Herpes Zoster is the medical term for the reactivation of the virus that causes the common childhood disease, “chicken pox”.   The virus lies dormant in the nerve cells after the bout of chicken pox resolves.  The reactivation may occur as a response to fatigue, stress, an impaired immune system, certain medications or for no apparent reason.  It strikes all age groups but usually occurs in older people.

Herpes Zoster manifests itself as a skin rash and blisters (shingles).  It is often preceded by pain and tingling in the same area.  These blisters occur on only one side of the body.  This eruption may occur anywhere but the most concerning area is the upper part of the face and eyelids.  The eye itself can become infected with serious consequences.  Manifestations of the infection vary from a small cluster of blisters to severely painful and swollen rash.  A patient may experience a fever and malaise.  A person may contract chicken pox from an individual with Zoster but the reverse is not true.

Specific eye problems vary.  The lids are most commonly affected.  Conjunctivitis is very common.  The cornea may have lesions on the surface causing a condition known as keratitis.  The anterior portion inside the eye may become inflamed causing a condition known as iritis.  Both keratitis and iritis need close medical attention in order to prevent permanent issues.  Glaucoma, cataracts and a burning sensation of the affected skin may occur.  Rarely the retinal tissue in the back of the eye may be involved.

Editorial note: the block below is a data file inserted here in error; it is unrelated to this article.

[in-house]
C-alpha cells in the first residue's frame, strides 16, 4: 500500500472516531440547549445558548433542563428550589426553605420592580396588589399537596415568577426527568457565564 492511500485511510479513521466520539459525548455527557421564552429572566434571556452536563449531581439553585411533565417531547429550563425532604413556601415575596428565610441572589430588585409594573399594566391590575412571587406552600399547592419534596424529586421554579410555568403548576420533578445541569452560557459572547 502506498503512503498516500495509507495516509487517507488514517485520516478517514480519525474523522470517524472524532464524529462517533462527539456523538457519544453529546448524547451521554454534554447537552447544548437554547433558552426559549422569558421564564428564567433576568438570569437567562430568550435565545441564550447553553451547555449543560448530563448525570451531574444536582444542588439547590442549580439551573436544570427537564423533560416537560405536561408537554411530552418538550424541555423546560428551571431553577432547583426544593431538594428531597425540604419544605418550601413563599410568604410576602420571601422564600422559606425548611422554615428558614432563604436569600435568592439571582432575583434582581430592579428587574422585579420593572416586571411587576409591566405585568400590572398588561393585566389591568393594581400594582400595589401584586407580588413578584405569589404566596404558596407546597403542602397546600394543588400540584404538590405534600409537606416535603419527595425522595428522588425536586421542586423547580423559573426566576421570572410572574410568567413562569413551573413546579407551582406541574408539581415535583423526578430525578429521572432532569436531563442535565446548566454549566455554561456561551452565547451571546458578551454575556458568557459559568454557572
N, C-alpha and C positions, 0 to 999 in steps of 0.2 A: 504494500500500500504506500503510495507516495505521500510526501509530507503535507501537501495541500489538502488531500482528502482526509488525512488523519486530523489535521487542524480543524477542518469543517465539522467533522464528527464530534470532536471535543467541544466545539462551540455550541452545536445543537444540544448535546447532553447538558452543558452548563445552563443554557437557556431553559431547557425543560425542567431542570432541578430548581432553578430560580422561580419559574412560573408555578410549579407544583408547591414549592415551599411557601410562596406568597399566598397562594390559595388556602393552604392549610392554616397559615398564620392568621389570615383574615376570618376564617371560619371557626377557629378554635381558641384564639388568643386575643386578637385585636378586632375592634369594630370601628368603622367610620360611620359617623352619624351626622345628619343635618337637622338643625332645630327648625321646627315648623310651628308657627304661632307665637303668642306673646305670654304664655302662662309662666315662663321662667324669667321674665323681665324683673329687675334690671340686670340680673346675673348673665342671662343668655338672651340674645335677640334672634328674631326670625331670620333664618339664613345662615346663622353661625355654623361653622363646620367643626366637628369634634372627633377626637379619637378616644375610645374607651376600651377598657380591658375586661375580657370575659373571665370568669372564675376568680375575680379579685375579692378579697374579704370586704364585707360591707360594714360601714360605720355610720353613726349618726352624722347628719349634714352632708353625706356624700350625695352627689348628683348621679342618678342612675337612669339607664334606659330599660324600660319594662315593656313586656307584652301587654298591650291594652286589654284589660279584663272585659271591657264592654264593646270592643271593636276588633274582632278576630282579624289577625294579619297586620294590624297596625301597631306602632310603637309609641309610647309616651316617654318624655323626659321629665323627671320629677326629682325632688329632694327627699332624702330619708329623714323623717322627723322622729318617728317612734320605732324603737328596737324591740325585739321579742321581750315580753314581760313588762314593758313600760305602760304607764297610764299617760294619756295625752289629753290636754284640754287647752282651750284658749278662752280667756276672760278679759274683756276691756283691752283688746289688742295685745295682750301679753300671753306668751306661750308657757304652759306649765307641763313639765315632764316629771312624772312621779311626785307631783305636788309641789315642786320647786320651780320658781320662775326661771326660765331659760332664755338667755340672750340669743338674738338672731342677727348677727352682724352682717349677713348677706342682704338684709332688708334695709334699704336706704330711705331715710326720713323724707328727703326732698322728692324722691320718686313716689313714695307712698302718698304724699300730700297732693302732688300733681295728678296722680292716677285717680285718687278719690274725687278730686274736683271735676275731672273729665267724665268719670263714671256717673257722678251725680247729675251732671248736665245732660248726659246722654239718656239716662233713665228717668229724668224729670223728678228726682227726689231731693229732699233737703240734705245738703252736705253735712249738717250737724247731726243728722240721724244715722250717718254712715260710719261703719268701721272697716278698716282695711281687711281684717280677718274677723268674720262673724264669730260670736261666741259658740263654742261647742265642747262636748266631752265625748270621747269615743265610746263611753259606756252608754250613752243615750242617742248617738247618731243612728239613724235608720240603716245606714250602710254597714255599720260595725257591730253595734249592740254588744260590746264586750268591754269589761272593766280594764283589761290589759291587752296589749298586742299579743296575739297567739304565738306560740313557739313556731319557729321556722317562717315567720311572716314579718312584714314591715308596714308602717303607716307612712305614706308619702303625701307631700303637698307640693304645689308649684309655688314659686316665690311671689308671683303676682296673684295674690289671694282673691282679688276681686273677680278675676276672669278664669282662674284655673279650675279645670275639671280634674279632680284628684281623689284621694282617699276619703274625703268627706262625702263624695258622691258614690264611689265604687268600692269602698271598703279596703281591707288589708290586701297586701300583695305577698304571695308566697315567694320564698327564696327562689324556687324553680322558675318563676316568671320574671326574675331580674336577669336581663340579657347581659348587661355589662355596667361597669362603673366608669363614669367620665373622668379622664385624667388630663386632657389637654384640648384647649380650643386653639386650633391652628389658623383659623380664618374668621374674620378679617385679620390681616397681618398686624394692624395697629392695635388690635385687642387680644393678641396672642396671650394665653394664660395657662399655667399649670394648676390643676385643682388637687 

Treatment consists of oral antivirals and sometimes oral steroids or antibiotics.  Topical antiviral eye drops with or without topical steroids may also be prescribed.  Hospitalization may be necessary in severe cases.  If the intraocular pressure is elevated, eye drops used for glaucoma are administered to prevent damage to the optic nerve.

Scarring of the cornea and inside the eye is the ultimate concern for patients with Herpes Zoster involving the eye.  Lingering pain in the area of the previous skin rash may occur and can be difficult to control.  The patient needs to be aware that recurrences are possible.  Should a patient experience symptoms similar to those experienced with the initial episode, an eye doctor should be consulted immediately.  In conclusion, Herpes Zoster is a reactivation of the virus which causes “chicken pox”.  When this infection occurs around the eye, serious problems may develop.  With early detection and careful management, the chance of a severe eye problem caused by Herpes Zoster can be drastically reduced.